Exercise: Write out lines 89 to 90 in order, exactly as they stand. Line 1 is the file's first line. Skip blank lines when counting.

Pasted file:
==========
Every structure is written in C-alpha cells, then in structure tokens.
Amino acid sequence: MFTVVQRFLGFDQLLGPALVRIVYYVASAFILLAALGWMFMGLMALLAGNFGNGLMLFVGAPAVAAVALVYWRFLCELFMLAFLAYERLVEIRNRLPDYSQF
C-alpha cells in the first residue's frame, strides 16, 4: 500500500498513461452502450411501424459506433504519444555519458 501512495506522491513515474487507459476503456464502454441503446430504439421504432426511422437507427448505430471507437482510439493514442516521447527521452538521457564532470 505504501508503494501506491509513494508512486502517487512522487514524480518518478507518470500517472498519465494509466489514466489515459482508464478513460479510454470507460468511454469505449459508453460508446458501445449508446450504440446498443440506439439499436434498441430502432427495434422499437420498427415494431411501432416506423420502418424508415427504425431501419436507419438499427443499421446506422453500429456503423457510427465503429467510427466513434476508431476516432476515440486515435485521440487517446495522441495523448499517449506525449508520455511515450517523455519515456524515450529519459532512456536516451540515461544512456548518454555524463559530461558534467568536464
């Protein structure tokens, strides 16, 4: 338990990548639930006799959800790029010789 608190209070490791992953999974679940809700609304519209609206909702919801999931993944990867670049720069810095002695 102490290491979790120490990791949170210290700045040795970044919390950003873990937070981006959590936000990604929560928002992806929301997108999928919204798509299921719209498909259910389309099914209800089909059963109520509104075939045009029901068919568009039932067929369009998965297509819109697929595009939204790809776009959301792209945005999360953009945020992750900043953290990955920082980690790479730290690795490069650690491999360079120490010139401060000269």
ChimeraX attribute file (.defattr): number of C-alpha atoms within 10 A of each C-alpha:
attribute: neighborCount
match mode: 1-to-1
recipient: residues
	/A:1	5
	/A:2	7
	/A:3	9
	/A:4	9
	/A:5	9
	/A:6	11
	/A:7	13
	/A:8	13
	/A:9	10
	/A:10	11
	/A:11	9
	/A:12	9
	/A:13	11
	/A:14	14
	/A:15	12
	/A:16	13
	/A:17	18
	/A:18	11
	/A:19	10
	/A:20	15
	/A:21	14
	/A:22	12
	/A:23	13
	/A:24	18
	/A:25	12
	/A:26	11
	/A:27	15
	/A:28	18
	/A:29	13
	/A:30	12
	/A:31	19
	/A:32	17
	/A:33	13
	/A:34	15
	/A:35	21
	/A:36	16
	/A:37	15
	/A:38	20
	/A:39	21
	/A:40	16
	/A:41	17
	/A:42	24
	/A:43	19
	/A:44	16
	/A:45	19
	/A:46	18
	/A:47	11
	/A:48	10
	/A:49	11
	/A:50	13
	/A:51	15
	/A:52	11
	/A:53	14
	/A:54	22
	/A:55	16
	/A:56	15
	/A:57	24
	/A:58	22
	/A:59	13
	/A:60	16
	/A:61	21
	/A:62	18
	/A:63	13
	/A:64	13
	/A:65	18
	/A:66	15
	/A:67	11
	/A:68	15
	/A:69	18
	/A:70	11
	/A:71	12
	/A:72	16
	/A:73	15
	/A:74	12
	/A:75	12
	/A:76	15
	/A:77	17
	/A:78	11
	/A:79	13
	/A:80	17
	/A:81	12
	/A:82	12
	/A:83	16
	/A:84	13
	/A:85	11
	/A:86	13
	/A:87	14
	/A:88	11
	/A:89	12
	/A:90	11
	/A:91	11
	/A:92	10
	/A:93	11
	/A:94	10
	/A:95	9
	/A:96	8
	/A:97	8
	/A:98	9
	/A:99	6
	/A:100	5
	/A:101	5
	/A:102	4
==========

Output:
	/A:81	12
	/A:82	12